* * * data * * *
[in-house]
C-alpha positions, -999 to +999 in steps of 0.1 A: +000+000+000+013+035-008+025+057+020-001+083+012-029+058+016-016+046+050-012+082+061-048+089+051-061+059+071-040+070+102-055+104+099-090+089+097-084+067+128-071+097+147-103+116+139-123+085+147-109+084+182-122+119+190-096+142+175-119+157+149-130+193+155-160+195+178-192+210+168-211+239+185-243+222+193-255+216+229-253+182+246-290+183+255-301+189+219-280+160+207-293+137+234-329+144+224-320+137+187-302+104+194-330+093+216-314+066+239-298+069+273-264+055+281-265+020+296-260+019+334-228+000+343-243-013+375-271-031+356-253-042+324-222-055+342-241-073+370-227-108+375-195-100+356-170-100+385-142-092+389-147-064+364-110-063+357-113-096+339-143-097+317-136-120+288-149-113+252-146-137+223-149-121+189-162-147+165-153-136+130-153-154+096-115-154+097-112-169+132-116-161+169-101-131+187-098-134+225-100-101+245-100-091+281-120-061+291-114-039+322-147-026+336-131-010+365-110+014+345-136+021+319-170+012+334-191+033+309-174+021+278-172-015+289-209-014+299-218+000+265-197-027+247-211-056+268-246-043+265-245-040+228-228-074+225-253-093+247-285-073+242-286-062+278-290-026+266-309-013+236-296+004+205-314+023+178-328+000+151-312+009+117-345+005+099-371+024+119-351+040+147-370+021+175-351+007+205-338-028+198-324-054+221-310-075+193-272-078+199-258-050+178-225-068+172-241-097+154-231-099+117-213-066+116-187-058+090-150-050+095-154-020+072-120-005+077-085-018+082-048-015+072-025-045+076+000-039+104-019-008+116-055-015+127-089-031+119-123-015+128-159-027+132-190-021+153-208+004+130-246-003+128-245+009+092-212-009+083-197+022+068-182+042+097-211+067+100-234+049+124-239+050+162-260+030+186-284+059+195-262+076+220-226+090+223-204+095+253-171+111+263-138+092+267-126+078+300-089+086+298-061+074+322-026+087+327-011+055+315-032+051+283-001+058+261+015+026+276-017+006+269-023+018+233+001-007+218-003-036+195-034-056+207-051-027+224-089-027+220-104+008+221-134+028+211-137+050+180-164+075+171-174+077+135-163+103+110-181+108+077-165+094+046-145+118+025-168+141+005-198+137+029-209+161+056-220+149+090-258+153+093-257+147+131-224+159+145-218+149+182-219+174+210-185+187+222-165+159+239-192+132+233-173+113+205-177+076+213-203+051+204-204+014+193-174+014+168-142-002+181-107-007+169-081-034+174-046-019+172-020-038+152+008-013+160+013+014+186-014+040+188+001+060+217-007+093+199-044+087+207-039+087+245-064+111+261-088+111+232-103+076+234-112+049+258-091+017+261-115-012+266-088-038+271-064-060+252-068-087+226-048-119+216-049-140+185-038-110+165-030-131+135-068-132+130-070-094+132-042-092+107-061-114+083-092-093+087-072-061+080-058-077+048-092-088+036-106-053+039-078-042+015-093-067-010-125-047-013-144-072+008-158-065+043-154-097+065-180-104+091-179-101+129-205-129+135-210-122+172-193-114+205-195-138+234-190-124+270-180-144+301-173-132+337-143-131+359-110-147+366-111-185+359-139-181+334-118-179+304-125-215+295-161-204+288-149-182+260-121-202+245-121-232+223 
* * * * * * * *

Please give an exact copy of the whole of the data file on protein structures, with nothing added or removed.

[in-house]
C-alpha positions, -999 to +999 in steps of 0.1 A: +000+000+000+013+035-008+025+057+020-001+083+012-029+058+016-016+046+050-012+082+061-048+089+051-061+059+071-040+070+102-055+104+099-090+089+097-084+067+128-071+097+147-103+116+139-123+085+147-109+084+182-122+119+190-096+142+175-119+157+149-130+193+155-160+195+178-192+210+168-211+239+185-243+222+193-255+216+229-253+182+246-290+183+255-301+189+219-280+160+207-293+137+234-329+144+224-320+137+187-302+104+194-330+093+216-314+066+239-298+069+273-264+055+281-265+020+296-260+019+334-228+000+343-243-013+375-271-031+356-253-042+324-222-055+342-241-073+370-227-108+375-195-100+356-170-100+385-142-092+389-147-064+364-110-063+357-113-096+339-143-097+317-136-120+288-149-113+252-146-137+223-149-121+189-162-147+165-153-136+130-153-154+096-115-154+097-112-169+132-116-161+169-101-131+187-098-134+225-100-101+245-100-091+281-120-061+291-114-039+322-147-026+336-131-010+365-110+014+345-136+021+319-170+012+334-191+033+309-174+021+278-172-015+289-209-014+299-218+000+265-197-027+247-211-056+268-246-043+265-245-040+228-228-074+225-253-093+247-285-073+242-286-062+278-290-026+266-309-013+236-296+004+205-314+023+178-328+000+151-312+009+117-345+005+099-371+024+119-351+040+147-370+021+175-351+007+205-338-028+198-324-054+221-310-075+193-272-078+199-258-050+178-225-068+172-241-097+154-231-099+117-213-066+116-187-058+090-150-050+095-154-020+072-120-005+077-085-018+082-048-015+072-025-045+076+000-039+104-019-008+116-055-015+127-089-031+119-123-015+128-159-027+132-190-021+153-208+004+130-246-003+128-245+009+092-212-009+083-197+022+068-182+042+097-211+067+100-234+049+124-239+050+162-260+030+186-284+059+195-262+076+220-226+090+223-204+095+253-171+111+263-138+092+267-126+078+300-089+086+298-061+074+322-026+087+327-011+055+315-032+051+283-001+058+261+015+026+276-017+006+269-023+018+233+001-007+218-003-036+195-034-056+207-051-027+224-089-027+220-104+008+221-134+028+211-137+050+180-164+075+171-174+077+135-163+103+110-181+108+077-165+094+046-145+118+025-168+141+005-198+137+029-209+161+056-220+149+090-258+153+093-257+147+131-224+159+145-218+149+182-219+174+210-185+187+222-165+159+239-192+132+233-173+113+205-177+076+213-203+051+204-204+014+193-174+014+168-142-002+181-107-007+169-081-034+174-046-019+172-020-038+152+008-013+160+013+014+186-014+040+188+001+060+217-007+093+199-044+087+207-039+087+245-064+111+261-088+111+232-103+076+234-112+049+258-091+017+261-115-012+266-088-038+271-064-060+252-068-087+226-048-119+216-049-140+185-038-110+165-030-131+135-068-132+130-070-094+132-042-092+107-061-114+083-092-093+087-072-061+080-058-077+048-092-088+036-106-053+039-078-042+015-093-067-010-125-047-013-144-072+008-158-065+043-154-097+065-180-104+091-179-101+129-205-129+135-210-122+172-193-114+205-195-138+234-190-124+270-180-144+301-173-132+337-143-131+359-110-147+366-111-185+359-139-181+334-118-179+304-125-215+295-161-204+288-149-182+260-121-202+245-121-232+223 